Since November 2003, Arts Alive has been a rallying point for locals bent toward creative endeavor. It kept our focus trained on the talented folks who live and move among us and introduced new generations to the value of these pursuits in rounding out life.
Arts Alive was enhanced the last three years by the simultaneous occurrence of two other artistic endeavors: Temporal City Festival and SouthSounds Music Festival. As told in this space previously, the first of those is going on hiatus, so it was concerning when murmurs surfaced Arts Alive might be in jeopardy.
“We had some issues with getting things broken down and set up between Saturday and Sunday,” organizer David Calametti said. “My first fear was that it might affect how we executed Sunday and you know how things are, that grew legs and took off. Next thing you know, I had people asking me if we were cutting down to one day.”
However, from what Calametti told Artifice, the opposite is in store. Artist vendors who previously had spaces for just Saturday and Sunday will be allowed to take their spots on the first night of the weekend as well.
“Friday night was just a cacophony of activity,” Calametti said. “There was so much going on, with 401 (Dauphin St.) and Temporal City, we feel it’s only fair to the artists utilizing our spaces to let them take advantage of Friday night, too.”
Calametti’s general assessment of the 2014 rendition was both good and bad. He acknowledges shortcomings, rough spots that need to be smoothed.
“There were a few people involved in the past that were missing this year,” he said, noting holes that need to be filled. “Part of it is me being a better communicator and letting people know they’re free to be involved.”
Azalea City Center for the Arts was a new participant this year. They created an instrument “petting zoo” for musical instruments, along the lines of what the Mobile Symphony and Pops have done in the past. Other opportunities slipped by, too.
“I didn’t know they were having that film festival at the Crescent,” Calametti said. “I didn’t know they were having that poetry slam at the library either. If they had told us we could have had it on the stage, and they could have had a few hundred people there instead of 50.”
Meanwhile, chances at expanding Arts Alive both chronologically and geographically have emerged. The managers of The Grounds, site of the annual Greater Gulf Coast Fair want Calametti to put Arts Alive on the road and stage it in their exposition hall during the first weekend of the annual autumn event, replacing the combination trade bazaar and 4H show that normally occupies that space.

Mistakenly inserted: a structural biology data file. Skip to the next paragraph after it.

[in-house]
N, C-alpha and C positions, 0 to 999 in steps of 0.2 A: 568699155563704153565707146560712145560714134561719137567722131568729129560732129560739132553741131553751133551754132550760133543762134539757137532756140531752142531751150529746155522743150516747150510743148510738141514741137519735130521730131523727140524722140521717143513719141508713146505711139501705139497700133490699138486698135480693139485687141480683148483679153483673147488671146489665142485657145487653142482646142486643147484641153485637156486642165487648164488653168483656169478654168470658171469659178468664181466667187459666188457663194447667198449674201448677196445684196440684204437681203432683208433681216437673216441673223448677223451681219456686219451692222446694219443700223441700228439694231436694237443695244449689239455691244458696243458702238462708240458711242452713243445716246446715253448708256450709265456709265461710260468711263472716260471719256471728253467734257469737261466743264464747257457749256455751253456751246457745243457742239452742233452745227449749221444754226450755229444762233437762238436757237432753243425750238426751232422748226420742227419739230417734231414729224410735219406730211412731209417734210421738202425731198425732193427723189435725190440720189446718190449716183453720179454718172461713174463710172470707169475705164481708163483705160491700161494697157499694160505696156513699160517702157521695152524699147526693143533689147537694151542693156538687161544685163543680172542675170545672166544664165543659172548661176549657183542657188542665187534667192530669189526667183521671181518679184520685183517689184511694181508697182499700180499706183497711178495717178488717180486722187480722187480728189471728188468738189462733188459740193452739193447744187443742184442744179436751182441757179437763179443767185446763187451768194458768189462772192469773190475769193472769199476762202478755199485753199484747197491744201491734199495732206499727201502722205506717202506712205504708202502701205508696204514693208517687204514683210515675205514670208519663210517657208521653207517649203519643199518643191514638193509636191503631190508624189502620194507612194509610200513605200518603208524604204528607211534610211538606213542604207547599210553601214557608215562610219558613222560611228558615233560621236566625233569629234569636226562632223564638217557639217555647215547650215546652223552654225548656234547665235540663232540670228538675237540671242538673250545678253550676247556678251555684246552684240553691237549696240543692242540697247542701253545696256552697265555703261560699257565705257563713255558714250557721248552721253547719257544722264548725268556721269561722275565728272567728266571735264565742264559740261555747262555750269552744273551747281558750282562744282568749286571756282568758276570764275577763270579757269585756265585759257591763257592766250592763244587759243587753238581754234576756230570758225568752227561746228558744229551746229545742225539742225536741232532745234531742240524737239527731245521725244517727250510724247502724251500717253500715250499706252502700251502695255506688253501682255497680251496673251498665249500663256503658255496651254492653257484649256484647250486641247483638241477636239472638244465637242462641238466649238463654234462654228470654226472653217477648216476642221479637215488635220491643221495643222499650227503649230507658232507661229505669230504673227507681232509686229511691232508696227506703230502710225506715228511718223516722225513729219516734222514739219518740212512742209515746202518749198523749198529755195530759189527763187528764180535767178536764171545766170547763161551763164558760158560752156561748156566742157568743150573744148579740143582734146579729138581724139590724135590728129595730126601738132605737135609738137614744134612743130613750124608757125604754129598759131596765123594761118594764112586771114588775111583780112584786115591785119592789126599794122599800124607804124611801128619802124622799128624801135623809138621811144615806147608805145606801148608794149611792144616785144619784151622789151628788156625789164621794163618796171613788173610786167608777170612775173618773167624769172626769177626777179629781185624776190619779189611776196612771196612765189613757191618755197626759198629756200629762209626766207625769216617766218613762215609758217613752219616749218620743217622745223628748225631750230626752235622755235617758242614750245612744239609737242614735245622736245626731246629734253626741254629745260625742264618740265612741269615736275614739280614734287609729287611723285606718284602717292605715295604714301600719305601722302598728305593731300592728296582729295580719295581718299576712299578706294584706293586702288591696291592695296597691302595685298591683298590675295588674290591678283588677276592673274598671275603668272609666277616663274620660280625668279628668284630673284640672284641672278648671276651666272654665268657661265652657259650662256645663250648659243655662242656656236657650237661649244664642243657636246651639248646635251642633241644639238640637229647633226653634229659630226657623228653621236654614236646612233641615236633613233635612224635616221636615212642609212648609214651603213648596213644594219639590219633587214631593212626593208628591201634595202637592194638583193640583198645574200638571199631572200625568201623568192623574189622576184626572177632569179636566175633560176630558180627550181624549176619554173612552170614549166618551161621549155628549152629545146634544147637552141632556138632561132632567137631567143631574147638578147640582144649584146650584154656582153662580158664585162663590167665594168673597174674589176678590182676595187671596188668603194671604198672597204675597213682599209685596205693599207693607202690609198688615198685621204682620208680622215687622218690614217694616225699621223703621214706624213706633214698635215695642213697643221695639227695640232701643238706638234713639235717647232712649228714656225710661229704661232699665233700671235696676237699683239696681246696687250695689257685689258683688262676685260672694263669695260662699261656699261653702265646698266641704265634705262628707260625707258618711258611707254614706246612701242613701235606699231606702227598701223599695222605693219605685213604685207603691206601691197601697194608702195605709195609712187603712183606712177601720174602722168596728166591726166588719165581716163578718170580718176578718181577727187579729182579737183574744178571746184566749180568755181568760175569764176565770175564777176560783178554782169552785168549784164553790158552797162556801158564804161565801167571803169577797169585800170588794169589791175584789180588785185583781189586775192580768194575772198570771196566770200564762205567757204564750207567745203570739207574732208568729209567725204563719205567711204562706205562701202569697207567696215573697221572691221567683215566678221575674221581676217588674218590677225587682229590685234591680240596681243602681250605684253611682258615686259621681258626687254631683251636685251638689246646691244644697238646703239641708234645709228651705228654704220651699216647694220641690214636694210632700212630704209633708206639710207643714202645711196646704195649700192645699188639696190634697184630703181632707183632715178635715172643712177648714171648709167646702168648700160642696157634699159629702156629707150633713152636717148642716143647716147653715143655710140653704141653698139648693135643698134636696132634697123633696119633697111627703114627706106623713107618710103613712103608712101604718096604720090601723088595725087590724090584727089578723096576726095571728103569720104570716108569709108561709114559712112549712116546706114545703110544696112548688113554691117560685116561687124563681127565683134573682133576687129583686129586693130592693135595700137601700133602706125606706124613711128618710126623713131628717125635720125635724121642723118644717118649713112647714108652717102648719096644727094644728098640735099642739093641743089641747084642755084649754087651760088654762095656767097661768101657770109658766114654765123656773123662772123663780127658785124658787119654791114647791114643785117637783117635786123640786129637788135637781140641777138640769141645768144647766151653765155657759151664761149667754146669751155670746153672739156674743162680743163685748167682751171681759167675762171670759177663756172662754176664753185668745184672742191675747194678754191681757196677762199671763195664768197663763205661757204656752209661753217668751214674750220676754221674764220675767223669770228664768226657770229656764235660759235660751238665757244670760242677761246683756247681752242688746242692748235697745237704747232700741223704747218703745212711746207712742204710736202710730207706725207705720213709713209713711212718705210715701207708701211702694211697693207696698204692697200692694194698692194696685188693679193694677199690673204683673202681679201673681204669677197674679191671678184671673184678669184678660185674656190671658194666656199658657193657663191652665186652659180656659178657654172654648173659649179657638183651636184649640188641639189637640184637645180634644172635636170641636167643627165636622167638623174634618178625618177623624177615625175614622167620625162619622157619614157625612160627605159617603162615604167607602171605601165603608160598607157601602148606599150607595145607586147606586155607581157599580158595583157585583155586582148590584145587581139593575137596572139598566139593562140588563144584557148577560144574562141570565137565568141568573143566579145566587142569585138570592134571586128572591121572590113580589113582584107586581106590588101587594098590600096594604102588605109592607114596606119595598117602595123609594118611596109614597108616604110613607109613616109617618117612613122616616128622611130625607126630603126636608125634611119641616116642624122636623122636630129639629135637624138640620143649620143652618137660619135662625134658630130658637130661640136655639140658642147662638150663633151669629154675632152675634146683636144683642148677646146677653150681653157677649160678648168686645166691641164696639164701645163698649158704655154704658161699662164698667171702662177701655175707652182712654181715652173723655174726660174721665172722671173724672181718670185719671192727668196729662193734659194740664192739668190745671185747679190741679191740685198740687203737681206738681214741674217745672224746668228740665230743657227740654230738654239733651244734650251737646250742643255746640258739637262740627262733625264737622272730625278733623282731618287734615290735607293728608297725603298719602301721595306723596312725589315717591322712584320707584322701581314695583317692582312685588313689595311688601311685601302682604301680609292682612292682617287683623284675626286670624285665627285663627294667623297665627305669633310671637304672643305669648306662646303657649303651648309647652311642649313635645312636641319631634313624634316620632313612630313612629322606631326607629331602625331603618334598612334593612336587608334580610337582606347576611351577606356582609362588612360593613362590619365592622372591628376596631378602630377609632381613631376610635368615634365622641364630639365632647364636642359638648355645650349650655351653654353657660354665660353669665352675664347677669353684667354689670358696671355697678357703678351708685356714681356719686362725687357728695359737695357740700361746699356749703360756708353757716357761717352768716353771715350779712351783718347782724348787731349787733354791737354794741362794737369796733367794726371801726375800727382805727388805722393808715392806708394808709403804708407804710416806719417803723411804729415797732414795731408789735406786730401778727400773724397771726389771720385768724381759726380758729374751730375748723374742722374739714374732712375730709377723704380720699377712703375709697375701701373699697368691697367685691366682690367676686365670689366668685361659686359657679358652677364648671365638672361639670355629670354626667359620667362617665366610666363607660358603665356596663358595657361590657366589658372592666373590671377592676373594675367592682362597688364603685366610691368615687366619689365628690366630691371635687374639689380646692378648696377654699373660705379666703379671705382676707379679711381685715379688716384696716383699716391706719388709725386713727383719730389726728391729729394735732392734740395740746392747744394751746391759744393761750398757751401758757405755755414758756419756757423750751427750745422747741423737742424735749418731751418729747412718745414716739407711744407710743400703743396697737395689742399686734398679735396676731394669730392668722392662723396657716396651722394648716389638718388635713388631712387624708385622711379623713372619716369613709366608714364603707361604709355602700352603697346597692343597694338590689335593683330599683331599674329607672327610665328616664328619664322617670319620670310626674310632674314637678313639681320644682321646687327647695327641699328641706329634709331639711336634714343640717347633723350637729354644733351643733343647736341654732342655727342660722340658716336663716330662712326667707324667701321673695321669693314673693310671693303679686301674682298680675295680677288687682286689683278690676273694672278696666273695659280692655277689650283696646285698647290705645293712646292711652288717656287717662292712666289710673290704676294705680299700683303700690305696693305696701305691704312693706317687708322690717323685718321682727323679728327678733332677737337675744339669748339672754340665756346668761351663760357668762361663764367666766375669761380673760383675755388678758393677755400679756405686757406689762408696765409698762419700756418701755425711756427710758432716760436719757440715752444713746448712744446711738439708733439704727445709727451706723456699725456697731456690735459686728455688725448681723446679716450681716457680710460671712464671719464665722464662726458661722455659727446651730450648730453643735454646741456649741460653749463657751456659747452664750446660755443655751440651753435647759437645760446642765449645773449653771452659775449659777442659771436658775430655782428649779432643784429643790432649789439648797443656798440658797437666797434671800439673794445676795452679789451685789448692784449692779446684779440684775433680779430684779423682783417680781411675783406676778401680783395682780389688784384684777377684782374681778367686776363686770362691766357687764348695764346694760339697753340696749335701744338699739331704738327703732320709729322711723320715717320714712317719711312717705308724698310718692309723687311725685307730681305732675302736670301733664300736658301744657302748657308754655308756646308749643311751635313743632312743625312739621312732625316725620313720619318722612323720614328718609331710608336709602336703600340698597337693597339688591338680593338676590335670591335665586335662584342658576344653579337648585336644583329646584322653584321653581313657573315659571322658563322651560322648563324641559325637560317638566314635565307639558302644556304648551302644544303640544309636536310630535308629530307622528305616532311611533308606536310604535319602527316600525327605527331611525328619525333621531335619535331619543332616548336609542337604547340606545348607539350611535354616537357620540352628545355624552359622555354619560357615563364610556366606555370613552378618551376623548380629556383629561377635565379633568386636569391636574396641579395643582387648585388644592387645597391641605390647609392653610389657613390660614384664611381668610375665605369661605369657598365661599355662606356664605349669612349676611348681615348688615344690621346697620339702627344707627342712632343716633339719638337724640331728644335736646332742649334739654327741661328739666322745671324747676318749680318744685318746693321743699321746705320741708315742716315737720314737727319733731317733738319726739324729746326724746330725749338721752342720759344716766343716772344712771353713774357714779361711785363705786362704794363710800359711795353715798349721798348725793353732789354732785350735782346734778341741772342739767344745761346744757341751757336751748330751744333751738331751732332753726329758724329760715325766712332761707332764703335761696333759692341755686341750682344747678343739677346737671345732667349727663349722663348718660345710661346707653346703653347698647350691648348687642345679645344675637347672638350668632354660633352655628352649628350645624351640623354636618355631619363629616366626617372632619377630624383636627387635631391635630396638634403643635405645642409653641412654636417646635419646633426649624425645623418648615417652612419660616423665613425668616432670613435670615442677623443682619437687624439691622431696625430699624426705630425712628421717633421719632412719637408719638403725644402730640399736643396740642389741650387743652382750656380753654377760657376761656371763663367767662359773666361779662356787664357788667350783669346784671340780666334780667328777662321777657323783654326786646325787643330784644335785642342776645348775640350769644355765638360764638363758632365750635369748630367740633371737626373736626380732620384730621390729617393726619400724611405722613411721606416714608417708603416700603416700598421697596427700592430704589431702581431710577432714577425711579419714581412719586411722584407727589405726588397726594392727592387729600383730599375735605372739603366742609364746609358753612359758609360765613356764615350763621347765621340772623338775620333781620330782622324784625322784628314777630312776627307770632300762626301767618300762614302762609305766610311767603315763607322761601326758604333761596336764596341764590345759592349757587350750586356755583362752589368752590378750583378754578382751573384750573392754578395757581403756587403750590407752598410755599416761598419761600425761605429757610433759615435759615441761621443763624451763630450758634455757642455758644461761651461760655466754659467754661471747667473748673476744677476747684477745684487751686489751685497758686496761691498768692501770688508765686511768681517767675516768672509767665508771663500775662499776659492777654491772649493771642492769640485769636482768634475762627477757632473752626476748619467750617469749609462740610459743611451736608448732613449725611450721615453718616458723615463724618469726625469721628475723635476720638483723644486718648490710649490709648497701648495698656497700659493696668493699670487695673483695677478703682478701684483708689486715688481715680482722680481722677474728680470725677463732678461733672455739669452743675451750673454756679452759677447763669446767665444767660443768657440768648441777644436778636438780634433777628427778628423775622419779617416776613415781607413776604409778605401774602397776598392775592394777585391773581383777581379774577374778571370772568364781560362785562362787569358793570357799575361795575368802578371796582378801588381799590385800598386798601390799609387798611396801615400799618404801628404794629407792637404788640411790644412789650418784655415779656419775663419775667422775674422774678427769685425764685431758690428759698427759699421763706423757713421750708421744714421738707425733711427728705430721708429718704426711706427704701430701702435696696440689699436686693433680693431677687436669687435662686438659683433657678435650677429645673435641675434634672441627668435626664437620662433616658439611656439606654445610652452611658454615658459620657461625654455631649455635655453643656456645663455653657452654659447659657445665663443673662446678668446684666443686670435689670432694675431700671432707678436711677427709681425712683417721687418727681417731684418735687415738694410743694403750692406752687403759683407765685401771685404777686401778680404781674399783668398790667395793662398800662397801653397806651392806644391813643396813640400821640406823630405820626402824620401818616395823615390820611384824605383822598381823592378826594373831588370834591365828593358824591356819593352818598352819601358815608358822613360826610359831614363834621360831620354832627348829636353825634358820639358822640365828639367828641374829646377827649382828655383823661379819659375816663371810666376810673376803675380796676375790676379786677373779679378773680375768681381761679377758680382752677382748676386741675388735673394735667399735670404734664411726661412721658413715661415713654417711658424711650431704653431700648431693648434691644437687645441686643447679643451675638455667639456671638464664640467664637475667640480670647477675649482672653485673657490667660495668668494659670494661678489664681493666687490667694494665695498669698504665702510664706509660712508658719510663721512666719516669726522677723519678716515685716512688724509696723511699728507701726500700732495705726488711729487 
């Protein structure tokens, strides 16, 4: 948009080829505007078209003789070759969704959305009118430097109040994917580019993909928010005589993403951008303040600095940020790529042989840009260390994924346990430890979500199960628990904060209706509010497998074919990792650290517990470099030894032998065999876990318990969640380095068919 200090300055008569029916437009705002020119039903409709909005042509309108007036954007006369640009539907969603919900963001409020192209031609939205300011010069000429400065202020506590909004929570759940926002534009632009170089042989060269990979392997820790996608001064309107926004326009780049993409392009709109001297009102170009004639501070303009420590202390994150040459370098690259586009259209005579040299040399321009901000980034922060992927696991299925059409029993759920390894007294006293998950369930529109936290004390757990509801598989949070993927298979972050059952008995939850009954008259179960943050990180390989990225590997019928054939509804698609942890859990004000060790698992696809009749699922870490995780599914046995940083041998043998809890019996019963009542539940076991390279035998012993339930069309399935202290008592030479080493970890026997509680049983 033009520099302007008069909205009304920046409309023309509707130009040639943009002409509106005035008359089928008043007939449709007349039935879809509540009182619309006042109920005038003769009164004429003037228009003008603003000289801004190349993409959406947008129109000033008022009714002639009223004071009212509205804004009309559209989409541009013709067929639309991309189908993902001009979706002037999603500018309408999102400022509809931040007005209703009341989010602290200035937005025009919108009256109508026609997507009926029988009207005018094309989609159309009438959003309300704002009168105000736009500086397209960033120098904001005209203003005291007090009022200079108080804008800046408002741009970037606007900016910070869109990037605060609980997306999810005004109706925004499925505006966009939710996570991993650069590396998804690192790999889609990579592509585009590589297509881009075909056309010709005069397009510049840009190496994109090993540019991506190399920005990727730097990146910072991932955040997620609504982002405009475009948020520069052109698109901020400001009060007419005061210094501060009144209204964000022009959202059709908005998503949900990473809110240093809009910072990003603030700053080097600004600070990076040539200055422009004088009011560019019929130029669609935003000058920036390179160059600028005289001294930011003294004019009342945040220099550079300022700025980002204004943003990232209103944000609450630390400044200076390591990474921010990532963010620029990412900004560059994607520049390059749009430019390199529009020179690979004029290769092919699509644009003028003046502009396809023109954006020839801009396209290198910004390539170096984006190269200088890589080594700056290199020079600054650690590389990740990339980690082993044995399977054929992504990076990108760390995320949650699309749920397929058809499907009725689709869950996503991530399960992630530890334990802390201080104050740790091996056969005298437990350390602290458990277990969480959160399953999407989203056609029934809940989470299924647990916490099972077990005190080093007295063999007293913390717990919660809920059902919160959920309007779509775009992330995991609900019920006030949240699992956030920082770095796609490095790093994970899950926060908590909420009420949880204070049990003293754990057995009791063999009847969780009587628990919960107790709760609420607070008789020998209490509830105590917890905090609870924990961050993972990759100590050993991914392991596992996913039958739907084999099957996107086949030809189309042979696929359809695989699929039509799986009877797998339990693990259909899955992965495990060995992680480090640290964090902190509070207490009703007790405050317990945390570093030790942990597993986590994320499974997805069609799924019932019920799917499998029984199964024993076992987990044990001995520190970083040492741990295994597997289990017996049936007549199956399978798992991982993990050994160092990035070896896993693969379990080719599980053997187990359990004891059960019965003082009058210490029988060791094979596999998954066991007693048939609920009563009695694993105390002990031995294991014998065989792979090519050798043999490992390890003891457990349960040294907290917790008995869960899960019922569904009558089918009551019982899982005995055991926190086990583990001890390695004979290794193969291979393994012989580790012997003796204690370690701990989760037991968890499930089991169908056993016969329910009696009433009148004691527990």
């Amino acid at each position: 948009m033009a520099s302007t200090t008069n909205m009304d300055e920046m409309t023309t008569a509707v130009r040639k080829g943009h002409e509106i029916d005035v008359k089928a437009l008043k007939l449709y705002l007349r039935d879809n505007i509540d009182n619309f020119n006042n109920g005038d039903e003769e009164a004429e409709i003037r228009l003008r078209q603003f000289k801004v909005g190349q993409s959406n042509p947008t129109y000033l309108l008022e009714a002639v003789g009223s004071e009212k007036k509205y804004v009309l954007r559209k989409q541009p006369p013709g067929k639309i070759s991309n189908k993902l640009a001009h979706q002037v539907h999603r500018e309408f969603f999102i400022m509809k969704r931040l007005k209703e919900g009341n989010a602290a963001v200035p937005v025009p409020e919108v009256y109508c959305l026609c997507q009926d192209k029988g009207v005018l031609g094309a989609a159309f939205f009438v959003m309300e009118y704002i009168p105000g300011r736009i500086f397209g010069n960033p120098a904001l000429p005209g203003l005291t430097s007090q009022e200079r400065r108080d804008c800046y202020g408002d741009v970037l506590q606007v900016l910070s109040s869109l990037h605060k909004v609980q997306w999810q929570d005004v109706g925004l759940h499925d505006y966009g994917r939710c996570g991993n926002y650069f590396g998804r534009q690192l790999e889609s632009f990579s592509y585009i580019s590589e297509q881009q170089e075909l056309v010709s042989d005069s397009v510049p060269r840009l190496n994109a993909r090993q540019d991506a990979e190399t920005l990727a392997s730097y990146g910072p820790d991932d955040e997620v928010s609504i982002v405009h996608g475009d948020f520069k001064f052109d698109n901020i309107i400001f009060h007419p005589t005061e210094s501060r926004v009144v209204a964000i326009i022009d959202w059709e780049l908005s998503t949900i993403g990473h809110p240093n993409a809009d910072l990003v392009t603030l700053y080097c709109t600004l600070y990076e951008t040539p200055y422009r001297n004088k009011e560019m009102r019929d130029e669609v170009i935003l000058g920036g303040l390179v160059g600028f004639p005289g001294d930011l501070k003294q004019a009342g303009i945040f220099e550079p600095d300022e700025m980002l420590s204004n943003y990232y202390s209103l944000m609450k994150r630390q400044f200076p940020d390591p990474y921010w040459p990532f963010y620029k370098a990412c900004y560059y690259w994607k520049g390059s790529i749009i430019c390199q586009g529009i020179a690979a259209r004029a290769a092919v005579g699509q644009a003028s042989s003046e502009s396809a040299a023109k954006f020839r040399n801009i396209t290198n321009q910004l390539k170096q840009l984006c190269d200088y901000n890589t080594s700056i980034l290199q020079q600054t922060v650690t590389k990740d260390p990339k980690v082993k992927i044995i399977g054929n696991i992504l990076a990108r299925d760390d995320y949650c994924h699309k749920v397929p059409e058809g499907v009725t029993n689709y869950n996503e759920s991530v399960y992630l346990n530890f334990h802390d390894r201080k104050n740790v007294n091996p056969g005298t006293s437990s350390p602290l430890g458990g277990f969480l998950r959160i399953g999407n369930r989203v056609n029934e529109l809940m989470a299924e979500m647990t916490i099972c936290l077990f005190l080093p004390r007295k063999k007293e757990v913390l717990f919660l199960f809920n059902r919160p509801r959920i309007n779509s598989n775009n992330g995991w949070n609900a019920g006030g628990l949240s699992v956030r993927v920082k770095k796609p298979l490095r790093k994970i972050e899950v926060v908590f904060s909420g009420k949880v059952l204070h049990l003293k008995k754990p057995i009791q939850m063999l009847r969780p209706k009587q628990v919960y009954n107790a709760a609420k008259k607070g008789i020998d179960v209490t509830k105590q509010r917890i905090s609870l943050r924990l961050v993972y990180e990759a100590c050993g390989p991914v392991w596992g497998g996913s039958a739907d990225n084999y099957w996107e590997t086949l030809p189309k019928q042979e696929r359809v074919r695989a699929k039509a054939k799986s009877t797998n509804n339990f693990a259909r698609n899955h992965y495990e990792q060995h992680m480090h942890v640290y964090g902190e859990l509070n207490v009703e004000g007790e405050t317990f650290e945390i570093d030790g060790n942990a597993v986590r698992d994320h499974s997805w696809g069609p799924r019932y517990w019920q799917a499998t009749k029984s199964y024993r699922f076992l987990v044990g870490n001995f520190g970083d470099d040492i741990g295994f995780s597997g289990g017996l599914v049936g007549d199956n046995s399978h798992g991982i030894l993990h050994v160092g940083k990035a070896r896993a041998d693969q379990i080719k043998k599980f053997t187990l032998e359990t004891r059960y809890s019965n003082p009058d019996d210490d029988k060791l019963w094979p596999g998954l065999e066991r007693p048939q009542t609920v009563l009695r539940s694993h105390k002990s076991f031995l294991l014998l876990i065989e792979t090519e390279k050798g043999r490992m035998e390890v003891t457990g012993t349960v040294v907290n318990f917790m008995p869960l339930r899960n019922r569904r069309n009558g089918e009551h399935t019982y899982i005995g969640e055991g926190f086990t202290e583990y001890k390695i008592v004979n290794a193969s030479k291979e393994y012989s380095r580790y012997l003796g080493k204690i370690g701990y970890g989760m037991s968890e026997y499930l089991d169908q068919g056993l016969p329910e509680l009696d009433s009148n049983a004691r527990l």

“There’s 15,000 people that will be there that weekend that don’t normally think about arts or think about downtown, so if we can get them introduced to us a little bit and get them encouraged to come back and see us in the spring, then that’s a win for us,” Calametti said. “By the same token, if we can get 2,000 of our Arts Alive fans to come out to the fair that normally wouldn’t, then that’s a win for them as well.”
Calametti said meetings will begin in a couple of weeks to decide what will happen. Oct. 24 – 26 will be the first shot.
Artifice can already hear the skepticism as some decry this development as hurting Arts Alive or downtown, but I can assure you nothing of the sort is going on. It’s more like they are “bringing the mountain to Mohammed.” I agree with Calametti in that the people they reach were highly unlikely to come downtown for Arts Alive or much of anything at all and might be more likely to do so after exposure to what they find at the fairgrounds and establishing relationships with the cultural entities.
“We’re 11 years into this now. There’s a lifespan of events and the strength of Arts Alive is that we’ve kind of let it evolve organically,” Calametti said. “South Alabama Film Festival has come out of that, and Temporal City has come out of that and we’ve supported the music of SouthSounds, so there’s that canvas that we provide that’s important. We just have to be a channel to let that happen.”
He still sees room for improvement. He would like to see various genres received more attention.
“I’d like to do something more for literary arts, have authors come in and talk or something,” Calametti noted. “There’s also something at the Panoply Festival in Huntsville where they do a 10-minute theater competition.” Aspiring, novice and veteran playwrights watch as their works – running no longer than 10 minutes and containing no more than four characters, and for which they receive a $50 stipend – are performed and then adjudicated by a panel.
If the conversation with Calametti was an indication, the word of imminent demise is off mark. He sounded anything but dejected.
“Arts Alive is very important and it’s not going anywhere,” Calametti said. “With the continued growth of SouthSounds and working with those folks, with the energy from Friday Artwalk and now our partnership with The Grounds, I think we’ve got some really good energy.”